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Howard County Council member Deb Jung seeking reelection because ‘there’s still work to be done’

Howard County District 4 council member Deb Jung on Wednesday became the first member to publicly announce her run for reelection.

Jung filed her paperwork Tuesday using the Citizens Election Fund, a voluntary program for small donor financing of county executive and County Council candidates.

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“Anyone who runs for reelection runs because there’s still work that person wants to pursue and that is exactly how I feel,” said Jung, who is in her first term.

District 4 is comprised of five of the 10 villages in Columbia — Harper’s Choice, River Hill, Town Center, Hickory Ridge and Wilde Lake — Maple Lawn, Clarksville, Skaggsville, North Laurel and parts of Fulton.

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For Jung, the decision to file using the Citizens Election Fund is an attempt to help restore confidence in elected officials, and be transparent about where her campaign money was coming from.

“If we make a commitment to only take small donations from individuals, excluding LLCs and corporations and PACs, I think that individuals feel that they have more of a stake in the decision-making process,” Jung said. “Hopefully that will lead to more trust in the government and engagement in the process.”

The Citizens’ Election Fund prohibits donations of more than $250, in the aggregate, from any individual contributor and provides county matching funds for donations of between $5 and not more than $250 from county residents.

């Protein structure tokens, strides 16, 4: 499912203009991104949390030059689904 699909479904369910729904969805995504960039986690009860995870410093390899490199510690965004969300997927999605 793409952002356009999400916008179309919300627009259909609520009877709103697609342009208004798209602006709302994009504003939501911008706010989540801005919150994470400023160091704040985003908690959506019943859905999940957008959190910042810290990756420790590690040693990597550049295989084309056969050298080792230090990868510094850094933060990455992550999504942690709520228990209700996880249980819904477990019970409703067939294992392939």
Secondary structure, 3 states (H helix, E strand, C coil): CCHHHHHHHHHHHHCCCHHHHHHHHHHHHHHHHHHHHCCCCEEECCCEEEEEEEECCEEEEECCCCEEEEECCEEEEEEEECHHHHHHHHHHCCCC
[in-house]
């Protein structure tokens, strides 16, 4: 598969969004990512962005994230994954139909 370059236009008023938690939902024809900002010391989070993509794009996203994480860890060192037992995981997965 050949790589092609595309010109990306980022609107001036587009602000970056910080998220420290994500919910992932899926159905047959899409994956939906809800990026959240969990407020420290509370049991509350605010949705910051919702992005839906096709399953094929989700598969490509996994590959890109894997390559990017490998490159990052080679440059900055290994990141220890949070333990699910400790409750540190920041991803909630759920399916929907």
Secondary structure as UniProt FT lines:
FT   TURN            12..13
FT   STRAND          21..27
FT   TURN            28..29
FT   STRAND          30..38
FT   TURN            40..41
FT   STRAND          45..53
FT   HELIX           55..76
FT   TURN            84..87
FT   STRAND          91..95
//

In her first term, Jung said issues of transparency were her focus, citing changes to the planning board rules of procedure and ensuring contributions to County Council and zoning board participants were disclosed.

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“One of our biggest accomplishments was increasing the school impact fee. That was very significant because ensuring that the school system is properly funded in the future is one of my top priorities,” Jung said.

If elected to a second term, Jung said she’d focus on three issues: preparing the county for statewide Kirwan Commission requirements set to go into effect in 2026, creating low- and moderate-income housing options in the county, and decreasing noise pollution in Howard County from BWI Thurgood Marshall Airport.

“Ensuring that the school system is properly funded in the future is one of my top priorities. This is one of the largest increased funding requirements that this county will face,” she said. “I said last year that I would be happy to vote for the full increase in the transfer tax if we could guarantee that the school district could get the last quarter of one percent.”

Jung also wants to explore new ways to assist the county’s low- and moderate-income residents looking for permanent housing solutions, focusing on apartment unit solutions. She said she’s particularly mindful of how this problem disproportionately affects Black Howard County residents.

“There have been so many ways this country, its institutions and policies, have prevented African Americans from creating generational wealth,” Jung said. “I think it’s time to really seriously look at that issue and address it.”

Lastly, she said she’d continue her efforts to decrease the noise pollution from BWI. Jung said District 4, as well as District 1 and part of District 3, are most affected by the “highway in the sky.”

Since she was elected, Jung has served as the Howard County council representative for the DC Metroplex BWI Community Roundtable.

Jung, a former nonprofit attorney, is a 33-year resident of Hickory Ridge village in Columbia where she lives with her husband and daughter.

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